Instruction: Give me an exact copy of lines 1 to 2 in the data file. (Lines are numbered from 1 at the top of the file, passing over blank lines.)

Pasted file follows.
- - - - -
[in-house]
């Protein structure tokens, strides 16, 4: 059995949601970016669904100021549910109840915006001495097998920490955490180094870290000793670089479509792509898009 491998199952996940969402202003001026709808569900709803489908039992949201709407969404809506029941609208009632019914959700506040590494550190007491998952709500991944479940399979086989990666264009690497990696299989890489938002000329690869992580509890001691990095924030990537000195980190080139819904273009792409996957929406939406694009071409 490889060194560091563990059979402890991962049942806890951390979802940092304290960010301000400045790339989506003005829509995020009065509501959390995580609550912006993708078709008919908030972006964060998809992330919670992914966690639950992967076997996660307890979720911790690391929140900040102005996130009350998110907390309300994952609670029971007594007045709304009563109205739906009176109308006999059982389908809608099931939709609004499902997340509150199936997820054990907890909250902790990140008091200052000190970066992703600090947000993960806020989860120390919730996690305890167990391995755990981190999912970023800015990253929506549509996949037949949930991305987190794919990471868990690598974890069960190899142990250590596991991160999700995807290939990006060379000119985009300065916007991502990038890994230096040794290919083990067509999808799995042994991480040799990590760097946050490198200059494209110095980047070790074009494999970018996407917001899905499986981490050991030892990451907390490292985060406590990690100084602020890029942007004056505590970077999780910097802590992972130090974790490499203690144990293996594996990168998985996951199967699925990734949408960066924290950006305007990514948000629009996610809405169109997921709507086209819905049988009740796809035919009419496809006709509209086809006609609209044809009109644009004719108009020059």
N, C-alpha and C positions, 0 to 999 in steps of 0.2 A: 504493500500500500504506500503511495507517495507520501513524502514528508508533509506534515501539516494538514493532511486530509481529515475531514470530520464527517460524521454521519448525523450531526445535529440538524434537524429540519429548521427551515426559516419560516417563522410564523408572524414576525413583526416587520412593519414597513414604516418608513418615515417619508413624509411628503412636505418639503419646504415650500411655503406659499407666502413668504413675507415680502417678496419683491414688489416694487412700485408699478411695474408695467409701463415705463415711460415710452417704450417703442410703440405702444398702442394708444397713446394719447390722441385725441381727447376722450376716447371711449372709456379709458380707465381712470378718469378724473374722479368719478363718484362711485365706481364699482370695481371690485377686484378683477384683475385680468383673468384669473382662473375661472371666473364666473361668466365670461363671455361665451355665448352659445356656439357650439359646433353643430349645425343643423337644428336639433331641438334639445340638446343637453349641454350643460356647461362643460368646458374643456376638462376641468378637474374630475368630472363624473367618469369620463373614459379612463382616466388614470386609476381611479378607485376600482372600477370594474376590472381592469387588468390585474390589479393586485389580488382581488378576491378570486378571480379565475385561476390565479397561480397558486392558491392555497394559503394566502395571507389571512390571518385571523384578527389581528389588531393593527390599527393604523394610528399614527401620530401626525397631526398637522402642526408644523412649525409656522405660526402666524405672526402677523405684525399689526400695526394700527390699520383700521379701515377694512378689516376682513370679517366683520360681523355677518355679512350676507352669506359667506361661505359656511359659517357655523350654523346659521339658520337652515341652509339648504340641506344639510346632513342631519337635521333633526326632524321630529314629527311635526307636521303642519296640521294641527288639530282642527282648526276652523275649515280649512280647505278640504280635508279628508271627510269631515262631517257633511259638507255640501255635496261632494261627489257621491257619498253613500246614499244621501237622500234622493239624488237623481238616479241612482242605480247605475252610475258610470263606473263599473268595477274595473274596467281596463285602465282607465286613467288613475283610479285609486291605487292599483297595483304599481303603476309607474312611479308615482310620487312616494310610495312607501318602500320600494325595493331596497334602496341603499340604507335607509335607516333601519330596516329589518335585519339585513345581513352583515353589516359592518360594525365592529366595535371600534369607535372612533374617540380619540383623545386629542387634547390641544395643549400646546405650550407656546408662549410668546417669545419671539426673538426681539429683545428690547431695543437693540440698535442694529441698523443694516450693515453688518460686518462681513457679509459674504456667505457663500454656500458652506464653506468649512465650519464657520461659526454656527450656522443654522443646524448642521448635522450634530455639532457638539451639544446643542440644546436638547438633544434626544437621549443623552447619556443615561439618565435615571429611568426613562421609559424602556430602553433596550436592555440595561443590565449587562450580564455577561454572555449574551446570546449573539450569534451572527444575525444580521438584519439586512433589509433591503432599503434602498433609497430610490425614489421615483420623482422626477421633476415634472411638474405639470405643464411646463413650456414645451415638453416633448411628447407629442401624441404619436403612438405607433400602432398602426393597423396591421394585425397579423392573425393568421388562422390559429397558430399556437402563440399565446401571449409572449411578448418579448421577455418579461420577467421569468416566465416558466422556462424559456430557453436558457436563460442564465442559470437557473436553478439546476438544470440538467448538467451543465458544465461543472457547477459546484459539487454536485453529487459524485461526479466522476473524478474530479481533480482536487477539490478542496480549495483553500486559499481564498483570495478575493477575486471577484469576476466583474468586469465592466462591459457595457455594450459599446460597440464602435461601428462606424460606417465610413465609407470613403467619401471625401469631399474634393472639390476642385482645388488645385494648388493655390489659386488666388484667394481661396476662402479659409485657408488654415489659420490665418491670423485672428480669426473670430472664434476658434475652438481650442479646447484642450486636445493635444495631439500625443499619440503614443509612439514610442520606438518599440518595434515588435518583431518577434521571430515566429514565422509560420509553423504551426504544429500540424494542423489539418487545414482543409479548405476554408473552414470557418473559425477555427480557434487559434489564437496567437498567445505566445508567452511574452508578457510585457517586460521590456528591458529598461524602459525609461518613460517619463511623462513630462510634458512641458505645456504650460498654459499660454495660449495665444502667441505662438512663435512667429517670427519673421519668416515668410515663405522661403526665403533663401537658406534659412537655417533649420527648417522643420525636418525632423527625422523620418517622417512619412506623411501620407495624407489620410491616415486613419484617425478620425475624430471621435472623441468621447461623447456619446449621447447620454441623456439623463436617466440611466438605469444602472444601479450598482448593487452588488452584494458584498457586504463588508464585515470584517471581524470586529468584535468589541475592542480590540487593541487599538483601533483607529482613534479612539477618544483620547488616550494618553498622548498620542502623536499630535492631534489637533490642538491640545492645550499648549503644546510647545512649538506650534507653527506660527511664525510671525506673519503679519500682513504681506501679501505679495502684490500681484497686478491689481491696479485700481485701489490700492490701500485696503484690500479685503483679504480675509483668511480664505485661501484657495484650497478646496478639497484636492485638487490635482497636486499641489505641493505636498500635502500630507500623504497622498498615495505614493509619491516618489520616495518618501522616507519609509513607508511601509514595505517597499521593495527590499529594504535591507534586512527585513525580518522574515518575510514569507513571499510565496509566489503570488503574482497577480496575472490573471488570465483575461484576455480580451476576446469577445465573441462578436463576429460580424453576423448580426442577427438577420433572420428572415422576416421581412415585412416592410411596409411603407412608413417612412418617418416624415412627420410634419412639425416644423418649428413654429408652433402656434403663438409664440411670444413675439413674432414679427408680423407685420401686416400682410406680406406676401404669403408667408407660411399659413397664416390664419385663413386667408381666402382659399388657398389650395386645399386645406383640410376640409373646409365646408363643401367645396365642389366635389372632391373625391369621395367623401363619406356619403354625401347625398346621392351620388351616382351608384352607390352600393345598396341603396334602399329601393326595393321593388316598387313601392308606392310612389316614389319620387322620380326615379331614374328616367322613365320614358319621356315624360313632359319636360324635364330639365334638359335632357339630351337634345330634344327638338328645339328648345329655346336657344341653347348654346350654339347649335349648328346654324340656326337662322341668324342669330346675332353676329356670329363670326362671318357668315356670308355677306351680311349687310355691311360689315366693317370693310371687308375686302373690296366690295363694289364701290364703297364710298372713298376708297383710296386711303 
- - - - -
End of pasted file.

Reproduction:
[in-house]
């Protein structure tokens, strides 16, 4: 059995949601970016669904100021549910109840915006001495097998920490955490180094870290000793670089479509792509898009 491998199952996940969402202003001026709808569900709803489908039992949201709407969404809506029941609208009632019914959700506040590494550190007491998952709500991944479940399979086989990666264009690497990696299989890489938002000329690869992580509890001691990095924030990537000195980190080139819904273009792409996957929406939406694009071409 490889060194560091563990059979402890991962049942806890951390979802940092304290960010301000400045790339989506003005829509995020009065509501959390995580609550912006993708078709008919908030972006964060998809992330919670992914966690639950992967076997996660307890979720911790690391929140900040102005996130009350998110907390309300994952609670029971007594007045709304009563109205739906009176109308006999059982389908809608099931939709609004499902997340509150199936997820054990907890909250902790990140008091200052000190970066992703600090947000993960806020989860120390919730996690305890167990391995755990981190999912970023800015990253929506549509996949037949949930991305987190794919990471868990690598974890069960190899142990250590596991991160999700995807290939990006060379000119985009300065916007991502990038890994230096040794290919083990067509999808799995042994991480040799990590760097946050490198200059494209110095980047070790074009494999970018996407917001899905499986981490050991030892990451907390490292985060406590990690100084602020890029942007004056505590970077999780910097802590992972130090974790490499203690144990293996594996990168998985996951199967699925990734949408960066924290950006305007990514948000629009996610809405169109997921709507086209819905049988009740796809035919009419496809006709509209086809006609609209044809009109644009004719108009020059």